Long-Term Archiving of 3D Data
Content and aims
The creation of 3D models of important cultural assets has become a common documentation tool. Especially in recent years, more and more low-cost technologies and open-source software solutions have been developed that allow objects to be digitized and the data to be processed with little effort.
In large research projects, entire scanning lines have even been developed with which museum collections can be captured in the shortest possible time - literally - on an assembly line. The reasons for a three-dimensional acquisition vary enormously; from scientific questions, for which a detailed surface documentation is needed, to the creation of distortion-free orthophotos as a basis for mapping of any kind, to the web-enabled presentation of objects on the websites of museums and collections. The almost complete surface documentation of an object through its digital image is seen as a great advantage, especially for endangered cultural assets, and also frequently serves as a justification for the creation of a 3D model. Individual institutions even go a bit further and are tempted by the ever-improving and higher-resolution 3D documentation techniques to view the 3D digital dataset as a possible replacement for an original:
"In the event of a loss of the original, the photorealistic 3D models mean that the image and form are still available and the context can be understood in the long term. With the help of this digital "3D preservation", objects are preserved for future generations." (Fuhrmann, C./Santos, P./Fellner, D.: 3D-Massendigitalisierung – ein Meilenstein für die museale Nutzung, in: Museumskunde, Bd. 80, H. 1, 2015, S. 58–61.)
A statement that should definitely be viewed critically. Rather, the 3D models should be understood more as a digital reminder of the original at the time of capture or as digital cultural heritage in its own right.
But what exactly happens to the data after it has been created and analyzed? How exactly is the 3D data of significant cultural assets preserved for future generations? National and international cultural portals have taken on this problem and make their data available online to a broad public. However, museums, collections and state offices also have a duty to protect and preserve the digital cultural heritage in the long term. Therefore, copies of the datasets must be permanently preserved in the institutions' archives. In the course of the high-resolution, three-dimensional documentation of the Bamberg Emperor's Tomb, an outstanding masterpiece of medieval sculpture by Tilman Riemenschneider, uniform data formats and a standardized storage structure were defined within the 3D working group of the Bavarian State Office for the Preservation of Historical Monuments (BLfD), with the help of which 3D data are to be archived on durable, glass DVDs. In this way, 3D data of important cultural assets, such as the existing data sets of the Bamberg Rider, the tomb of Pope Clement II, but also newly acquired data will be archived at the BLfD in the future. This will significantly reduce the need for costly and labor-intensive data maintenance, which is required by conventional storage media due to their extremely limited lifespan.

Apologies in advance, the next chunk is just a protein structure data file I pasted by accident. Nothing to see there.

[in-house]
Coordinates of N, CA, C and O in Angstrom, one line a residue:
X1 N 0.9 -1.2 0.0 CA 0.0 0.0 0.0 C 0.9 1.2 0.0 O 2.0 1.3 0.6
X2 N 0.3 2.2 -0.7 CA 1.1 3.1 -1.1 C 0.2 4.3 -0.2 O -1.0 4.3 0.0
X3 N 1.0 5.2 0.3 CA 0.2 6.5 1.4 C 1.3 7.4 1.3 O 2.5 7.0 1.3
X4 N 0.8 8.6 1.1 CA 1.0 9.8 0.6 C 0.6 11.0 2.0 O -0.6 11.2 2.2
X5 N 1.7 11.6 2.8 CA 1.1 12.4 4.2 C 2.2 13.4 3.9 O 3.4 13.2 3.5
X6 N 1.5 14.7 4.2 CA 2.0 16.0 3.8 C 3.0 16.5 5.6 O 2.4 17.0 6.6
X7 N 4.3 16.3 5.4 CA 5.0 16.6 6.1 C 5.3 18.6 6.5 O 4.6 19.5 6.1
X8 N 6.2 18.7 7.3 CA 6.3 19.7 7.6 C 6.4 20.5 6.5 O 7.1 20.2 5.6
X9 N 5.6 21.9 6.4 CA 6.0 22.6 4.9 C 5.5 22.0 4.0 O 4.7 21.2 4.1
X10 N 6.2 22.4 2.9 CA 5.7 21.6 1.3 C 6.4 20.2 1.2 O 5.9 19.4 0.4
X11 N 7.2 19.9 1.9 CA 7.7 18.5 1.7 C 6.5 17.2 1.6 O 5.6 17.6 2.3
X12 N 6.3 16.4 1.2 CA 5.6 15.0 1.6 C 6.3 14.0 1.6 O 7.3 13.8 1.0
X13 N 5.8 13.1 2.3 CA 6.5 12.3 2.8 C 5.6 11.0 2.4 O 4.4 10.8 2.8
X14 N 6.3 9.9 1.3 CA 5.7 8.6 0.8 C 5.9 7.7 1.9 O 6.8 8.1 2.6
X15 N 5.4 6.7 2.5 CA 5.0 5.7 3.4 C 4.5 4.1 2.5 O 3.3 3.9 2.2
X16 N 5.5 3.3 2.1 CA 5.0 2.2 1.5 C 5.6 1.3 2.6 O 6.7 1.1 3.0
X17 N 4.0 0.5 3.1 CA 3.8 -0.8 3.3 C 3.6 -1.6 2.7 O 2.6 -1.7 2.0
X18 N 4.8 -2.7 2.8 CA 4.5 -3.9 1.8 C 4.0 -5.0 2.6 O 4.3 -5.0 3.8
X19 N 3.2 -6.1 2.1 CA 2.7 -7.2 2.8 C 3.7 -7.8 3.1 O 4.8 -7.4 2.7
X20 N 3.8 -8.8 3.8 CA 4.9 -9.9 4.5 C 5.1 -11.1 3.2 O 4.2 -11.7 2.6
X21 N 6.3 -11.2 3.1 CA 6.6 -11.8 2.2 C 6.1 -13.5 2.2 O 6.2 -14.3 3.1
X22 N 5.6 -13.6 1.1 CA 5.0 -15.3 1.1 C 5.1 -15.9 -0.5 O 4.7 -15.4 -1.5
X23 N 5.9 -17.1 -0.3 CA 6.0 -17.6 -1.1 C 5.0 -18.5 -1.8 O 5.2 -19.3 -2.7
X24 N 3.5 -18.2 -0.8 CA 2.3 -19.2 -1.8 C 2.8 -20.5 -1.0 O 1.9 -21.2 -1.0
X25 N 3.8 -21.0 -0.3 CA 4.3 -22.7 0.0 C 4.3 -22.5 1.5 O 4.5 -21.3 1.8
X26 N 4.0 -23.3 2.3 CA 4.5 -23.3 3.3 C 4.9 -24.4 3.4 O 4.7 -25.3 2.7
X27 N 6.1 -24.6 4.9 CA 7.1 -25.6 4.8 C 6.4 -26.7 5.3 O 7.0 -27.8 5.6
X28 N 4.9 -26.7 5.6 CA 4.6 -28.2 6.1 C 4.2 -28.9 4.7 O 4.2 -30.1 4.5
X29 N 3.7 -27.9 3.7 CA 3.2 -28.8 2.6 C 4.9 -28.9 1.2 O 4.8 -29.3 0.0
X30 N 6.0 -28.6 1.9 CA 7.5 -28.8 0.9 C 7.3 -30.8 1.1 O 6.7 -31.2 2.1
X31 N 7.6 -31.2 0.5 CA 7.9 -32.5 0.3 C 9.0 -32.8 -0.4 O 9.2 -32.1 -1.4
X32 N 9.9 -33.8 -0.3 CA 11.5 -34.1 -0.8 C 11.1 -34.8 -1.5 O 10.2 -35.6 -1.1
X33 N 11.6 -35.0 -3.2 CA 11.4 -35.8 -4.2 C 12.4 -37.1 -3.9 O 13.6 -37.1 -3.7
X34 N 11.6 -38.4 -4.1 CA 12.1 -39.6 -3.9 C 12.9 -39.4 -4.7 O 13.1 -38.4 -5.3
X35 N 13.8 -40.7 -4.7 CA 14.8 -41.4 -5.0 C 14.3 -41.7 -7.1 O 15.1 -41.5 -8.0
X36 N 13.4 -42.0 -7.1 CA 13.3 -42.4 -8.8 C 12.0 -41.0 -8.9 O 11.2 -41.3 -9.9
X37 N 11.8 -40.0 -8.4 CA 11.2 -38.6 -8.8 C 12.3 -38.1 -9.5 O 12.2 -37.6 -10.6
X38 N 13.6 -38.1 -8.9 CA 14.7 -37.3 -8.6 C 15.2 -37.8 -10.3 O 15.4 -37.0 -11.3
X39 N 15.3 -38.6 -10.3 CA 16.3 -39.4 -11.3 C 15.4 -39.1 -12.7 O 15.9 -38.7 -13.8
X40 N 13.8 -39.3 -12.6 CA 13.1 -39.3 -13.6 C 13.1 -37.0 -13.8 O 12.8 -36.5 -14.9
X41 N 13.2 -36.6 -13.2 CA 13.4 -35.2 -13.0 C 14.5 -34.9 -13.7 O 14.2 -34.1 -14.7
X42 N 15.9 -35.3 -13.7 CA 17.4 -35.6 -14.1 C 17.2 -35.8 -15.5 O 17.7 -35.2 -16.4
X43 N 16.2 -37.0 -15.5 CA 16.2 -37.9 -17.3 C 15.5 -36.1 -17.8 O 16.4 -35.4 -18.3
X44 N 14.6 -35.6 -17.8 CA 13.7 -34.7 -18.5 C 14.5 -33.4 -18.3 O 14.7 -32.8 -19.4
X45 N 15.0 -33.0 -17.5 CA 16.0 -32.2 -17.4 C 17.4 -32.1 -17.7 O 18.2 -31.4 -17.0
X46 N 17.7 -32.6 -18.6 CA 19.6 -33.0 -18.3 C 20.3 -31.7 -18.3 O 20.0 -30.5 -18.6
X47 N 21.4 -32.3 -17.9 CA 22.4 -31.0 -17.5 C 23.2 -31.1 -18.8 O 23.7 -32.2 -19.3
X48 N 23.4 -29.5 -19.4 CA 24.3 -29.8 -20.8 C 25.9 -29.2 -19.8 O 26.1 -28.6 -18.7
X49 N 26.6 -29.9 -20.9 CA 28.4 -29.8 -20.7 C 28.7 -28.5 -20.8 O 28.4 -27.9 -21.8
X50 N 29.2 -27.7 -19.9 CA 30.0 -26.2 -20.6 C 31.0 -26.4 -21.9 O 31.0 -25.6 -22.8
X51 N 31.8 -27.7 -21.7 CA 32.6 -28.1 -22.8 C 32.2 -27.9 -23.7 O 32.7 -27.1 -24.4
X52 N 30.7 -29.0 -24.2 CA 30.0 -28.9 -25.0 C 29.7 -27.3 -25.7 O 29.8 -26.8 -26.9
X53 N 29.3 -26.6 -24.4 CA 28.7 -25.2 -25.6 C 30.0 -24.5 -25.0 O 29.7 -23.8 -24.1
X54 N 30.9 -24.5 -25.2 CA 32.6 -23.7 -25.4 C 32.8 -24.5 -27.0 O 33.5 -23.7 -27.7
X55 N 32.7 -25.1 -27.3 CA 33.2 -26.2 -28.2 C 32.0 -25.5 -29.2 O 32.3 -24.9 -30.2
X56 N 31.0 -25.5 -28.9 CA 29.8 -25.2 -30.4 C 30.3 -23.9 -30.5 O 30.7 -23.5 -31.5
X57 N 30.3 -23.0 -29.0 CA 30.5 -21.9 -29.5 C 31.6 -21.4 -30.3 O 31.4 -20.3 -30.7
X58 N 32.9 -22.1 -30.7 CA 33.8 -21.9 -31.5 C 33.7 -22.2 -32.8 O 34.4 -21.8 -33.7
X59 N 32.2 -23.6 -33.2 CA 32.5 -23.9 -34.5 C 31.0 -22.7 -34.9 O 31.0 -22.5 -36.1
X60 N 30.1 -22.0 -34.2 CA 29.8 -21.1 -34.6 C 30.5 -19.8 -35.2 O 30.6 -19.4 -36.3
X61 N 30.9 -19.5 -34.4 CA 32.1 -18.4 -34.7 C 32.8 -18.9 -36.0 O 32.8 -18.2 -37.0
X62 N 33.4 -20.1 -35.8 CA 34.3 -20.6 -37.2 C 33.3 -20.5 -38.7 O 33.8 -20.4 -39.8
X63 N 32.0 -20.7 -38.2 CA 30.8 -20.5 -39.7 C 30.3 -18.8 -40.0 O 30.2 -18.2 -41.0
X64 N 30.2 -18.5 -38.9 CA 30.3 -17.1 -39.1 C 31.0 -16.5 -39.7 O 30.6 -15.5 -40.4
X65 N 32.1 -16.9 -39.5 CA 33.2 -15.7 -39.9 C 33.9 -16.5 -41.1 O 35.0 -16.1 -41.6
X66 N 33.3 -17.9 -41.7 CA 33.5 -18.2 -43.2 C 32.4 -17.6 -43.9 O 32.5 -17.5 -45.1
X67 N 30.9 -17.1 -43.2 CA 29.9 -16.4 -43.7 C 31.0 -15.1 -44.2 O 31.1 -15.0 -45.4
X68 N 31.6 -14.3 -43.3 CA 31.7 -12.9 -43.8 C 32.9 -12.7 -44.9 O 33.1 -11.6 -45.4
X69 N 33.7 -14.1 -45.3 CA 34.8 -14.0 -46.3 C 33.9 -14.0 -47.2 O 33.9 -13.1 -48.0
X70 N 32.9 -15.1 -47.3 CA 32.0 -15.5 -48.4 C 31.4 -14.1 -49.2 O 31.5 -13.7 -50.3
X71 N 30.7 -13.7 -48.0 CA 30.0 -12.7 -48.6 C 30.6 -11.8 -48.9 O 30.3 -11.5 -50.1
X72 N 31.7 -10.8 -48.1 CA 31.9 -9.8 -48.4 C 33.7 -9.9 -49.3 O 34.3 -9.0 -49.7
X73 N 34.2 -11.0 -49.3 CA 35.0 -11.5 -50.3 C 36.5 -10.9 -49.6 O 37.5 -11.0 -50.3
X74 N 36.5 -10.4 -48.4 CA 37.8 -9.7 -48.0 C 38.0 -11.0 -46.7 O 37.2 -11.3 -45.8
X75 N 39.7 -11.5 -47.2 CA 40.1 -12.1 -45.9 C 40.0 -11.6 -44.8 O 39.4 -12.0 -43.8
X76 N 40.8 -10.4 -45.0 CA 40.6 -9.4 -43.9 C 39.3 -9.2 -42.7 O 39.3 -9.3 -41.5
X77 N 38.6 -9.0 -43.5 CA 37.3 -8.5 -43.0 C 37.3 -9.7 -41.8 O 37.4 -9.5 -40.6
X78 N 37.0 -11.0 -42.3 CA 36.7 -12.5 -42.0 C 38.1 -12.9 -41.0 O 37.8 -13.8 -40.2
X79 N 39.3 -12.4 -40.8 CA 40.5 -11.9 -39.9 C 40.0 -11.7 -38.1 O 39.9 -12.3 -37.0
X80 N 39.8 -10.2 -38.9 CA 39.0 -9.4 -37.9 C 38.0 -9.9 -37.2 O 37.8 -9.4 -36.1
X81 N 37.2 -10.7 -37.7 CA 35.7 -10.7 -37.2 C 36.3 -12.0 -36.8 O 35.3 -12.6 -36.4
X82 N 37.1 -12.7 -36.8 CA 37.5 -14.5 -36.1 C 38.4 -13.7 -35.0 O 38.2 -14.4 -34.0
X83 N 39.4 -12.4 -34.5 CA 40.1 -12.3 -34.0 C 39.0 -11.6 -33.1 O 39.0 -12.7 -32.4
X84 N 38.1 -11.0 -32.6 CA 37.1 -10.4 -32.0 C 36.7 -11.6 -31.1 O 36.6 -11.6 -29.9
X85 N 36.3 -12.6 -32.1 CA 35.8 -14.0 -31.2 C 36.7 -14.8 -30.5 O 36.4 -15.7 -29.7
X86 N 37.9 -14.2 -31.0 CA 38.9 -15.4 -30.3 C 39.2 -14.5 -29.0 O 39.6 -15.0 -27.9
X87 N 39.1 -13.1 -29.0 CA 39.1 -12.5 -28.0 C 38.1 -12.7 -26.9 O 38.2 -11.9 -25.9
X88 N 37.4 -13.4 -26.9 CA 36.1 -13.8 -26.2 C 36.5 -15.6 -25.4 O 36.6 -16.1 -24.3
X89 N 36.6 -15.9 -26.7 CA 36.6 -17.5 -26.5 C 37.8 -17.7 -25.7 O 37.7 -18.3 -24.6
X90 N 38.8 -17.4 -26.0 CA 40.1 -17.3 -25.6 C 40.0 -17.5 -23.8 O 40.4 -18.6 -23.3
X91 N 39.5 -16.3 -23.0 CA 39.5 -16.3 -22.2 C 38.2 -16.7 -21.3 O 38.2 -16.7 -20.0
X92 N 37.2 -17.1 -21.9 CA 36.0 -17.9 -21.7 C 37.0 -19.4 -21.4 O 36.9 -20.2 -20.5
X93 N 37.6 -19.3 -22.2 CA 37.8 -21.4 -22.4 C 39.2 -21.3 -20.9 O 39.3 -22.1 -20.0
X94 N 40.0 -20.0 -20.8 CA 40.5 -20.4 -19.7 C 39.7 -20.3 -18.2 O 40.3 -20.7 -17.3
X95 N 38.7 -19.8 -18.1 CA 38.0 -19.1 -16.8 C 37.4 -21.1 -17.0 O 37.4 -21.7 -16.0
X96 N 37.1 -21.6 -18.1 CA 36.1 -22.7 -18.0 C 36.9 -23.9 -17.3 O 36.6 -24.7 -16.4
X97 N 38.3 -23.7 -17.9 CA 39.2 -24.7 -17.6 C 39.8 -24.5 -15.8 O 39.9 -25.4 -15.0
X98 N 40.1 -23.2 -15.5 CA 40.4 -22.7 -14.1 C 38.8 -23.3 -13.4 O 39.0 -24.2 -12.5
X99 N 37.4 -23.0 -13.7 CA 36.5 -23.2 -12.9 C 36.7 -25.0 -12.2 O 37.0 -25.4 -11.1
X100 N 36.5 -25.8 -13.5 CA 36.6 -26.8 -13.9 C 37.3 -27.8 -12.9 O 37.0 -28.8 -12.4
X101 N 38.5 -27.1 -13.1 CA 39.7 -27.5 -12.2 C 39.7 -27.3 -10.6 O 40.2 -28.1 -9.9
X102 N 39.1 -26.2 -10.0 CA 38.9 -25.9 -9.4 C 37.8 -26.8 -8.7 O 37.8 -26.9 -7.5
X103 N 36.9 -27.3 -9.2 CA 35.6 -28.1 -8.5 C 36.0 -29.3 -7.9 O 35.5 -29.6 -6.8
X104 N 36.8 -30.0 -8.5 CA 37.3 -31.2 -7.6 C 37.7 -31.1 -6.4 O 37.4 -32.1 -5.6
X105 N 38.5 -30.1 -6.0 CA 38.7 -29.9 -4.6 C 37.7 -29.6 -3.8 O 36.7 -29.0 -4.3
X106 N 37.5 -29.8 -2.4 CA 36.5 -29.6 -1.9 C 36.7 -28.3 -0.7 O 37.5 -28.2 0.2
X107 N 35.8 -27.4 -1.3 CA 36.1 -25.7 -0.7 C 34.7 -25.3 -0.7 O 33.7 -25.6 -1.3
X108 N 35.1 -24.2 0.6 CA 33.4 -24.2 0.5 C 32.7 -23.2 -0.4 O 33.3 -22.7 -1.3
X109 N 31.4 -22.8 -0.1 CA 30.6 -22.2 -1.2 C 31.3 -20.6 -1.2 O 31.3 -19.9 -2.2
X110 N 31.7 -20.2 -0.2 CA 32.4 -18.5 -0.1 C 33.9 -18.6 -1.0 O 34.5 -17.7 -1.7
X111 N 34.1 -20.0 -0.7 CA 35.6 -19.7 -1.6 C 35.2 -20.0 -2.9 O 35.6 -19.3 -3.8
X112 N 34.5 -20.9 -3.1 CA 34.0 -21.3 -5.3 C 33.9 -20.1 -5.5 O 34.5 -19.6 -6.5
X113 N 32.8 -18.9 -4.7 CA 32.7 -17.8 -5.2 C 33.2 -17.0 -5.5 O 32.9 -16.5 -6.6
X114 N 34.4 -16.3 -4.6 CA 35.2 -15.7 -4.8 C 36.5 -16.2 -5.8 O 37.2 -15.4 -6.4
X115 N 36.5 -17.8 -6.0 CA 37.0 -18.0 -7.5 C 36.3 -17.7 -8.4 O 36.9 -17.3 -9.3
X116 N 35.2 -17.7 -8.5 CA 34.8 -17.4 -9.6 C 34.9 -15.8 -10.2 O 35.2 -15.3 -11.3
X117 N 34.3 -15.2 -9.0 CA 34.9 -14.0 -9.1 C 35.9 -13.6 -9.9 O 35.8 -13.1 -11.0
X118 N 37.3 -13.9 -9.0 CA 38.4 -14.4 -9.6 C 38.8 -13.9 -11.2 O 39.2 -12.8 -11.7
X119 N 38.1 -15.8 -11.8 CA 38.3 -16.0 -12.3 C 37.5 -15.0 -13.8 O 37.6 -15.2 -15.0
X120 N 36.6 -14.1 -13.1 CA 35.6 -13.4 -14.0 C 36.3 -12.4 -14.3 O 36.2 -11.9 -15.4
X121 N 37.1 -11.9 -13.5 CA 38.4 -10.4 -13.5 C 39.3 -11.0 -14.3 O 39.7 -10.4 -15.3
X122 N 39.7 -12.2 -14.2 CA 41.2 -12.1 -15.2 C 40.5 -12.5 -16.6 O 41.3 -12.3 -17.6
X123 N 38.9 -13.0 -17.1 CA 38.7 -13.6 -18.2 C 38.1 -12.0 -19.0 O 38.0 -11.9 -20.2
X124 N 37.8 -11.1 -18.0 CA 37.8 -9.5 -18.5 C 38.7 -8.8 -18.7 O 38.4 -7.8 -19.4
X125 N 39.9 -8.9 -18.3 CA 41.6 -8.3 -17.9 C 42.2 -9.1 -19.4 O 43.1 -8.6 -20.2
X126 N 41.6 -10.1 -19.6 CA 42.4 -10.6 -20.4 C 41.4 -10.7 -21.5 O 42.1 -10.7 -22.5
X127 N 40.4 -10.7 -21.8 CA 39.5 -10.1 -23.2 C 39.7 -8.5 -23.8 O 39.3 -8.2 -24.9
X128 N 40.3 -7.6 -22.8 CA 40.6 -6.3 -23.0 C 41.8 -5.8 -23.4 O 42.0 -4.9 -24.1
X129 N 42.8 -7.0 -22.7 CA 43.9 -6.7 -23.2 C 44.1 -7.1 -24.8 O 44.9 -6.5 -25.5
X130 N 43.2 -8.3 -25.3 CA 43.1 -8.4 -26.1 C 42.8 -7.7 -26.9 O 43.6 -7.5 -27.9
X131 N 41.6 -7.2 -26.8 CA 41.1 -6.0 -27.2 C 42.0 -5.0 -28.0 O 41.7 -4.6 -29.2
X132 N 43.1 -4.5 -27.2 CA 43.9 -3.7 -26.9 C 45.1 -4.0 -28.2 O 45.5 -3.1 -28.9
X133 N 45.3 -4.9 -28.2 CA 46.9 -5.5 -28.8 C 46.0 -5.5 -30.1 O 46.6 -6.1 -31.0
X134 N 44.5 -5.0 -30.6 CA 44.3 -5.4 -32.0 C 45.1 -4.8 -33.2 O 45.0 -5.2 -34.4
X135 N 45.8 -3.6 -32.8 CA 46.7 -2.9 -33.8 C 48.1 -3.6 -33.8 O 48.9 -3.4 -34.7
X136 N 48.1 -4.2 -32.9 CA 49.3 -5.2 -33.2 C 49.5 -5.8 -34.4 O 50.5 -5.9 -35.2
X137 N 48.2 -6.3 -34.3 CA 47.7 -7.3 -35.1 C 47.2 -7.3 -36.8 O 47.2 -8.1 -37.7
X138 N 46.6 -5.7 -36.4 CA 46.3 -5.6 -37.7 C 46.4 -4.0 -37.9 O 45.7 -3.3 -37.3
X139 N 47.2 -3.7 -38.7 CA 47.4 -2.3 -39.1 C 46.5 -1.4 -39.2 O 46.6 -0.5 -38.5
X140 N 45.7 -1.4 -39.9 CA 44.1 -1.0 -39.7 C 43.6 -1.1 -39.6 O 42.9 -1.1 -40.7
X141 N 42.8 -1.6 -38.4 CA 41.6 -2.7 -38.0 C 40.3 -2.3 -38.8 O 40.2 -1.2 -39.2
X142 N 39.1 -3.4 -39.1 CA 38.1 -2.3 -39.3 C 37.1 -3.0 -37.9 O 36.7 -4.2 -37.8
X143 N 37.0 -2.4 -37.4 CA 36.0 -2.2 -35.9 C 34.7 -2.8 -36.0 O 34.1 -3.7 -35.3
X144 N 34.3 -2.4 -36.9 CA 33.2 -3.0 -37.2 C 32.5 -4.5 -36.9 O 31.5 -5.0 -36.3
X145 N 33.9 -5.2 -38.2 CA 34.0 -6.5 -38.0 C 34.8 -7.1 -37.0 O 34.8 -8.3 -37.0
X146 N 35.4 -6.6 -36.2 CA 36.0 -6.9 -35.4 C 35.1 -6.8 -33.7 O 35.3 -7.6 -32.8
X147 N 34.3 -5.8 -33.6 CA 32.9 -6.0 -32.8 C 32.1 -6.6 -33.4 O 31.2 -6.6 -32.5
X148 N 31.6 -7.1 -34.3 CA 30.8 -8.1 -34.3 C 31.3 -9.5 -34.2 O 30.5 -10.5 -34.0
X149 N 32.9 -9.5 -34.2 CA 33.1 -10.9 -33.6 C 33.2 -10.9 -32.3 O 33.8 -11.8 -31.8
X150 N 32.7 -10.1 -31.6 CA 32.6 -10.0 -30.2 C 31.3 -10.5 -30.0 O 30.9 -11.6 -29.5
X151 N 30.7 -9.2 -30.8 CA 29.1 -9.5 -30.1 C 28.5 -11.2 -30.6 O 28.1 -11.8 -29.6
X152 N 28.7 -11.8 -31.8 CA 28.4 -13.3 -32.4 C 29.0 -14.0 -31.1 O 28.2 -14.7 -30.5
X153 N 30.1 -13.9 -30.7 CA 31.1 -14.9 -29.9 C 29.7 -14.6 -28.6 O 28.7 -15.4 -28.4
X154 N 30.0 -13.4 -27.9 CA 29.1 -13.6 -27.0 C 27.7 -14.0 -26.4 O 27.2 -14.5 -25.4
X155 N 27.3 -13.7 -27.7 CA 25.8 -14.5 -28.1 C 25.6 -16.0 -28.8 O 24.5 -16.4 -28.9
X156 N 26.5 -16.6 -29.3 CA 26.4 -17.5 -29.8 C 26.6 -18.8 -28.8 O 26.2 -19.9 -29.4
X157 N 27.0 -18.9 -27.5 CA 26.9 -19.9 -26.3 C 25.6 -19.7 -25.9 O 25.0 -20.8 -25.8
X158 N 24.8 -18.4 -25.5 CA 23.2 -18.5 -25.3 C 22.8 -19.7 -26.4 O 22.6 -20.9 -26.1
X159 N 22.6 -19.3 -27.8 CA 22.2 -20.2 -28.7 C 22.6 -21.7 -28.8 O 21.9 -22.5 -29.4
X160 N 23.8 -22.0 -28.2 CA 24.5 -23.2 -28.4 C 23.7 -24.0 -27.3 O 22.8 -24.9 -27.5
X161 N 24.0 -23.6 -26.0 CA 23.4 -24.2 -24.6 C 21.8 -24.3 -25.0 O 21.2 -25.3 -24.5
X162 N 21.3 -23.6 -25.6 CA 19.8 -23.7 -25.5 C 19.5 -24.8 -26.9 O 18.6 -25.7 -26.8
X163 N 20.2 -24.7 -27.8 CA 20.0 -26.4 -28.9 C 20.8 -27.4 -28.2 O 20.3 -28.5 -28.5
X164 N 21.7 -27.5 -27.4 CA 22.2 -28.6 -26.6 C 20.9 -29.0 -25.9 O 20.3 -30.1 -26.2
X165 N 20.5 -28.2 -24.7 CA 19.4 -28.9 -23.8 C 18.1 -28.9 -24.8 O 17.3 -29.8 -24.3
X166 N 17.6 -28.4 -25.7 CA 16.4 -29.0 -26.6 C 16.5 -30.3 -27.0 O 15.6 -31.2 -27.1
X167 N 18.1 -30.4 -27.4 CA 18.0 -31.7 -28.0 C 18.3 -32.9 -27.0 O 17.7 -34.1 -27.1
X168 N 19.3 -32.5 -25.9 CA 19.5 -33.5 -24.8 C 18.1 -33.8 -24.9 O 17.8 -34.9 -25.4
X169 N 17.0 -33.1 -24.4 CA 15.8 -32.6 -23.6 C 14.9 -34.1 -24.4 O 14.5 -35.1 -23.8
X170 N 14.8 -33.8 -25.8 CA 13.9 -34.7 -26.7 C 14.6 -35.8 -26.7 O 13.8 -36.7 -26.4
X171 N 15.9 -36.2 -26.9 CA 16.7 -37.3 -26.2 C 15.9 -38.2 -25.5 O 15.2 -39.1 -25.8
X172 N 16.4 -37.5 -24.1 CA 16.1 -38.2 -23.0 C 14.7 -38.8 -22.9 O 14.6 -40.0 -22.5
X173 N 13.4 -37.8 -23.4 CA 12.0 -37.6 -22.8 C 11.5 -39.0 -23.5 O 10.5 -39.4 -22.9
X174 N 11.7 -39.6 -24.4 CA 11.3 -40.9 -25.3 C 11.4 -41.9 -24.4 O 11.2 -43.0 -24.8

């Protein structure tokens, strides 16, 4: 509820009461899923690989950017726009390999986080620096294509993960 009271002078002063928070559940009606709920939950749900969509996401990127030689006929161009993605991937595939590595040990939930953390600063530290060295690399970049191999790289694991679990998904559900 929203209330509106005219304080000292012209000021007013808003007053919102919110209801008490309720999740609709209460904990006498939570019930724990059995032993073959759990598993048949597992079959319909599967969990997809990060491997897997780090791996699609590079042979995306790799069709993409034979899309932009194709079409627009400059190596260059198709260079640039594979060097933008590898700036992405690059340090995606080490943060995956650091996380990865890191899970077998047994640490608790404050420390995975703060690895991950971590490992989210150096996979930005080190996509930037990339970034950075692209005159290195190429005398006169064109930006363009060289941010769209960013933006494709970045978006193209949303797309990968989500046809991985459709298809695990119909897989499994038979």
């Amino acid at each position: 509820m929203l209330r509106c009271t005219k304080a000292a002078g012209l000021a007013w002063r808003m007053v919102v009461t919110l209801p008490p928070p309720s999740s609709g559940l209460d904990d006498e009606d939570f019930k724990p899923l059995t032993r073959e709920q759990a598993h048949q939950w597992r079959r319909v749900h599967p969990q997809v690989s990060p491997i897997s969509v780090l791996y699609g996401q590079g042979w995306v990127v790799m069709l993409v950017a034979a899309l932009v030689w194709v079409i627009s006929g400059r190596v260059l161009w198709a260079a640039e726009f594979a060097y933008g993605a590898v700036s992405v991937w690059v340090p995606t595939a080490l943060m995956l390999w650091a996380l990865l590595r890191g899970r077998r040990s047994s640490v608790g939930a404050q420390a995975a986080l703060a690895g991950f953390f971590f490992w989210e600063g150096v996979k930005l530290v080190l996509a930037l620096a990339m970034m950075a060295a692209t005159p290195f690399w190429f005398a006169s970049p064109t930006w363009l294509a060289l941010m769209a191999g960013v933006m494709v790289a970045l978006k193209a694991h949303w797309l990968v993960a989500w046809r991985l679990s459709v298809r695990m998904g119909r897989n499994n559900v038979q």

Rahrig, Max: Wohin mit all den Scans? – Über die dauerhafte Archivierung von 3D-Daten bedeutender Kulturgüter am Beispiel des Bamberger Kaisergrabs In: Franz, B., Vinken, G. (Hrsg.): Das Digitale und die Denkmalpflege: Bestandserfassung – Denkmalvermittlung – Datenarchivierung – Rekonstruktion verlorener Objekte, Heidelberg: arthistoricum.net, 2017 (Veröffentlichungen des Arbeitskreises Theorie und Lehre der Denkmalpflege e.V., Band 26), S. 130 – 139, 2017.
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